Euroclear Sweden’s new digital postal vote service is helping investors participate in AGMs
Sweden has taken a more relaxed approach to the COVID-19 health crisis, keeping schools open and allowing restaurants and bars to remain open (albeit with table service only). Social distancing and home working have been advised but are not mandatory.
Nevertheless, the spread of the virus has posed challenges to its business sector, with gatherings of more than 50 people banned – including company annual general meetings (AGMs). Existing corporate governance rules in Sweden place strict requirements around proxy voting and other aspects of AGMs.
The pandemic prompted several companies to delay their annual meetings: 35 had delayed or cancelled their AGMs as of 13 May, according to data collated by International Shareholder Services. Seven had elected for the digital AGM route as of the same date.
In total, there were 67 AGMs scheduled to take place across Sweden in June, according to listing services company Spotlight and Nasdaq. Swedish companies must hold their annual meetings within six months of the end of their financial year.
On 15 April, the Bolagsverket – Sweden’s Companies Registration Office – introduced new rules granting temporary exemptions to some of the more stringent rules.
The temporary measures – which will expire on 31 December 2020 – allow flexibilities around how proxy votes can be submitted without requiring changes to companies’ articles of association.
Power of attorney documents are still required for investors using proxy voting methods, but the temporary rules allow for these to be provided in digital formats with electronic signatures.
On 7 May, Euroclear Sweden launched a new digital postal vote service to assist investors with proxy and postal voting under the new rules.
It allows all investors to submit their votes online ahead of meetings, using the country’s official identification method (BankID) to verify shareholders. The portal lists available companies, the date of the AGM, the submission deadline for voting, a link to the meeting notice and agenda, and a downloadable voting form.
Investors using this tool will be able to register all their Swedish holdings and submit votes as they become available, with changes allowed up until the voting deadline. While there is a paper-based form that can be used if necessary, the BankID method allows for a fully digital submission process.
“Swedish limited companies are actively working to protect their shareholders during the COVID-19 pandemic,” says Michael Carty, CEO of Euroclear Sweden. “By launching a digital voting service, we are enabling shareholders to actively participate in general meetings without needing to be there in person.”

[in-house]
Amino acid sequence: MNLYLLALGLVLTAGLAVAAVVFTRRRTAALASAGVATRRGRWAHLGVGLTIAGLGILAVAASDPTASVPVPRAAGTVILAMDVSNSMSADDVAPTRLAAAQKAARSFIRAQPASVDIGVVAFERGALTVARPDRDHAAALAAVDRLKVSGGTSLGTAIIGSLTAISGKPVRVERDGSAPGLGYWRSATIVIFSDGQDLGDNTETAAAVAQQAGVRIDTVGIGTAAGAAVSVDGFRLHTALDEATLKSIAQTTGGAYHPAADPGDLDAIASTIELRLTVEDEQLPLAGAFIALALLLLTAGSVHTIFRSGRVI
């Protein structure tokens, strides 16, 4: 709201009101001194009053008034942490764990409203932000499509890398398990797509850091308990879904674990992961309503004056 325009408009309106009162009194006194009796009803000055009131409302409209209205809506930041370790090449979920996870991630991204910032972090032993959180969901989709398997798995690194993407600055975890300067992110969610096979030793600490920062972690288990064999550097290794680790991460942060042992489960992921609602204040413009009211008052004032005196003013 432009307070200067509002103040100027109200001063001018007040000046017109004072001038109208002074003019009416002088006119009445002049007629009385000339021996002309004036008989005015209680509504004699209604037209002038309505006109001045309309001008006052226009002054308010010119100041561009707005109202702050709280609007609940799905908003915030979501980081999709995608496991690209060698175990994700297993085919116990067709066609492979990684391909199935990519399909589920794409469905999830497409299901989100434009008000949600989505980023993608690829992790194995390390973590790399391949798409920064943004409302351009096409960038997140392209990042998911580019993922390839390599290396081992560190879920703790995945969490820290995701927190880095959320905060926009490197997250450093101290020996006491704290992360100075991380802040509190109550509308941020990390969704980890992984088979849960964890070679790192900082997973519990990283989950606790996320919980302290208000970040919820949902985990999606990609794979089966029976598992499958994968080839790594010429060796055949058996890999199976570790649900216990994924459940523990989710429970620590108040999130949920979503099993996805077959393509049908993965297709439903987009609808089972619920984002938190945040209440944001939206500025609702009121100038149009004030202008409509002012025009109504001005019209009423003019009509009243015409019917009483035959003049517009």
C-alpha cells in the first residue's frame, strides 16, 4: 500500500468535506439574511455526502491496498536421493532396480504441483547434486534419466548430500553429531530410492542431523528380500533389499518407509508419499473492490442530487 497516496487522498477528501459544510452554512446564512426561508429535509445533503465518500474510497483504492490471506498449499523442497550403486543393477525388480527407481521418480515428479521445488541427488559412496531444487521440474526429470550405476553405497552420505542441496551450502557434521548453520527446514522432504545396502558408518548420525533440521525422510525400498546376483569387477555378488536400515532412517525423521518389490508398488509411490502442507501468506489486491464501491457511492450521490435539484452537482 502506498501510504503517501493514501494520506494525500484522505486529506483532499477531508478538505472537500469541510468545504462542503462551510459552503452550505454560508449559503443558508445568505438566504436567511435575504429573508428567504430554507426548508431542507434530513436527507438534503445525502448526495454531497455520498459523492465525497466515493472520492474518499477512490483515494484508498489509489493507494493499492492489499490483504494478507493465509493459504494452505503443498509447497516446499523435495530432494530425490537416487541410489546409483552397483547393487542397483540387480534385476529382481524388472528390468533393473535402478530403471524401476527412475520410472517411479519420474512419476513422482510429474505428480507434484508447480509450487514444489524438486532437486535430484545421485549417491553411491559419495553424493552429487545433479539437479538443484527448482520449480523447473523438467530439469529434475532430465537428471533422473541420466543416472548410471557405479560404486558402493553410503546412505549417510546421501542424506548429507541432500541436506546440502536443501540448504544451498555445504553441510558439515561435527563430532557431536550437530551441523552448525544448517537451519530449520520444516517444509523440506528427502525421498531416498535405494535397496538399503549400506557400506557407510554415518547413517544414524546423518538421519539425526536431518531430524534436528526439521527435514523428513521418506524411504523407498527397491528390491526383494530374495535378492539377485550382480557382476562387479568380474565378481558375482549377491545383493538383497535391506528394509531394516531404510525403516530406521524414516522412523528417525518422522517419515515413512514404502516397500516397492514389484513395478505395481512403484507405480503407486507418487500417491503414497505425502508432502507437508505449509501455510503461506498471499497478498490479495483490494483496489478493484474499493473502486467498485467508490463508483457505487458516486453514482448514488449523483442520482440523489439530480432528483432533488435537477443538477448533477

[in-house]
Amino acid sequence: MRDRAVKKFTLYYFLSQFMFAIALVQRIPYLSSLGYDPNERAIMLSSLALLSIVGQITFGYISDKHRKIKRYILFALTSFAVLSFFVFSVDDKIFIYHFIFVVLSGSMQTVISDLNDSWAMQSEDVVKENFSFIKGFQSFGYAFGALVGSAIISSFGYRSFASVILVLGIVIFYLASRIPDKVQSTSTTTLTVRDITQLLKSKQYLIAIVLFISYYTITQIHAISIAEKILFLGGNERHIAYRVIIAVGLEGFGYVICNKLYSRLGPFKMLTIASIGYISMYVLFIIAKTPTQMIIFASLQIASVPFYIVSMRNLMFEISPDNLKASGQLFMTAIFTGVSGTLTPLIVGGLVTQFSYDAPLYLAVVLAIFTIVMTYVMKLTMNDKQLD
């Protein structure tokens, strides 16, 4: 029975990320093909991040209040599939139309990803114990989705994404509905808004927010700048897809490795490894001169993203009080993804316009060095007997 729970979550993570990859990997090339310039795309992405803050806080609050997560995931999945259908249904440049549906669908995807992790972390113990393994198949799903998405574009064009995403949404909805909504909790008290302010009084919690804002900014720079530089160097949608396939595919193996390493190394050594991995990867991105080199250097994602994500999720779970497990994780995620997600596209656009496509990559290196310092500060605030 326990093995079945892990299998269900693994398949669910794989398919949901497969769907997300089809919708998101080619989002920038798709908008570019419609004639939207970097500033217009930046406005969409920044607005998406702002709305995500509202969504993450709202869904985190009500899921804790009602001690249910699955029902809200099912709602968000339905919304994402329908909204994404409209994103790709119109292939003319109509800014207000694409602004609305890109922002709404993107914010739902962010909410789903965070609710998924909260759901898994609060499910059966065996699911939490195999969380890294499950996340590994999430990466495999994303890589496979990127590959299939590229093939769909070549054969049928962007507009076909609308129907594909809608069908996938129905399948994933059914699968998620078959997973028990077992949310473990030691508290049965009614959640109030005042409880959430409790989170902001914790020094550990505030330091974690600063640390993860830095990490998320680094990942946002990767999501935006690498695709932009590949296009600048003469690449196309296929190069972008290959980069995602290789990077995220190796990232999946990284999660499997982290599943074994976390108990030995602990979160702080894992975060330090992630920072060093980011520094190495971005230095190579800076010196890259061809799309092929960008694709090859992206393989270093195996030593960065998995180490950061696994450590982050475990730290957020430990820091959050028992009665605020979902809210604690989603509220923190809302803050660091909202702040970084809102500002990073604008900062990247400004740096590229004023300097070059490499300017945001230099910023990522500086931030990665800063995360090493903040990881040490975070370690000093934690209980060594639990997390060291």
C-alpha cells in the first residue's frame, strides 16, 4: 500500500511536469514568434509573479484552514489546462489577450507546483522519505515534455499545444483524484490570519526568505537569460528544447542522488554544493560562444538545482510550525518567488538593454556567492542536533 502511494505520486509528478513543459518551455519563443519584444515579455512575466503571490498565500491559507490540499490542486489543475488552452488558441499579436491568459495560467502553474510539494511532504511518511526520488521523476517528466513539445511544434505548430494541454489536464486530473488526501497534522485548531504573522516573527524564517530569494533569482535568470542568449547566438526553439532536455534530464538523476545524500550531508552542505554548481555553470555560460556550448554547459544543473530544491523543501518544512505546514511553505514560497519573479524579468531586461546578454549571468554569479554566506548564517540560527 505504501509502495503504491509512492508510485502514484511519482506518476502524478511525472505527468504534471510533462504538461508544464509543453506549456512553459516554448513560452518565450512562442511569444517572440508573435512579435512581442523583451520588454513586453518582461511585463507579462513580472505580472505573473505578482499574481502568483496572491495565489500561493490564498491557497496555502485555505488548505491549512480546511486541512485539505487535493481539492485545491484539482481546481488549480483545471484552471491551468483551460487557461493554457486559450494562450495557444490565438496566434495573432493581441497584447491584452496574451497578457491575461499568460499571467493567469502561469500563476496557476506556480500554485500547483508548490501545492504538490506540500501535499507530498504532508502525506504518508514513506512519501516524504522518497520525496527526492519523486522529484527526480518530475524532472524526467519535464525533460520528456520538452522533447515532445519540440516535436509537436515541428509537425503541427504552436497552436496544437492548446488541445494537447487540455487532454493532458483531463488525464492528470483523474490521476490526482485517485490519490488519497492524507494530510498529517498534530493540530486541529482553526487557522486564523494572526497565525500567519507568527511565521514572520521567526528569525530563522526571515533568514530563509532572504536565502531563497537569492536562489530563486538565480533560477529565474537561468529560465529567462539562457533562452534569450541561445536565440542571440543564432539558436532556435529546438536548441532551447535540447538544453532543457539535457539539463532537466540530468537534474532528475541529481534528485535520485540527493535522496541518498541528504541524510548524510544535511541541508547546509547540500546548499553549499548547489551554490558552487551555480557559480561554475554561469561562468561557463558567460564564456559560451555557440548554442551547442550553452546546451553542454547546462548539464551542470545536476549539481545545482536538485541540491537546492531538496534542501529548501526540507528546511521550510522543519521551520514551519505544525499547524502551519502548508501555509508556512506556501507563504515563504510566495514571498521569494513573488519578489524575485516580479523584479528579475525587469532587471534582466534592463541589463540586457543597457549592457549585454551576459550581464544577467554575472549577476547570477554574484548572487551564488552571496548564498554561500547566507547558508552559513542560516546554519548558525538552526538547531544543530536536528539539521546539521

The tool has already helped investors engage with Nordea’s delayed AGM on 28 May. As of 2 June, Euroclear’s digital postal vote service was offering online voting for 14 shareholder meetings taking place during the month, including truck maker Volvo, Scandic Hotels Group and banking giant SEB.
Euroclear has been working with various Swedish companies to facilitate AGMs through the pandemic even before April’s rule change. In March the company worked with telecoms giant Ericsson to set up a proxy voting service aimed at individual investors for the annual meeting on 31 March.
Euroclear has also sought to expand its services in other countries in response to the pandemic’s challenges.
“We are enabling shareholders to actively participate in general meetings without needing to be there in person” - Michael Carty
In Finland, following a temporary rule change to allow meetings to be postponed and reorganised without a physical event, Euroclear introduced functionality allowing investors to register their votes when they sign up to attend the virtual AGM. Euroclear then passes the results on to the company ahead of the meeting.
Anu Puttonen, chief business officer at Euroclear Finland, says that “most shareholders” will likely use the advance voting systems available as they are not able to attend in person.
“Our new service makes it easy and reliable for companies to follow the temporary law in a situation where it is important to verify the legal certainty, while developing new operating models,” he adds.
Puttonen says the “exceptional circumstances” brought about by the COVID-19 pandemic have also brought changes to the general meeting culture.
“Euroclear Finland has a decades-long experience in supporting general meetings,” he continues. “In collaboration with our clients, we have been able to create a viable solution for organising remote general meetings in a very short timeframe.”
Investment services: Pandemic exposes voting tech flaws
- Currently reading
Investment services: Euroclear acts to aid Sweden’s looser rules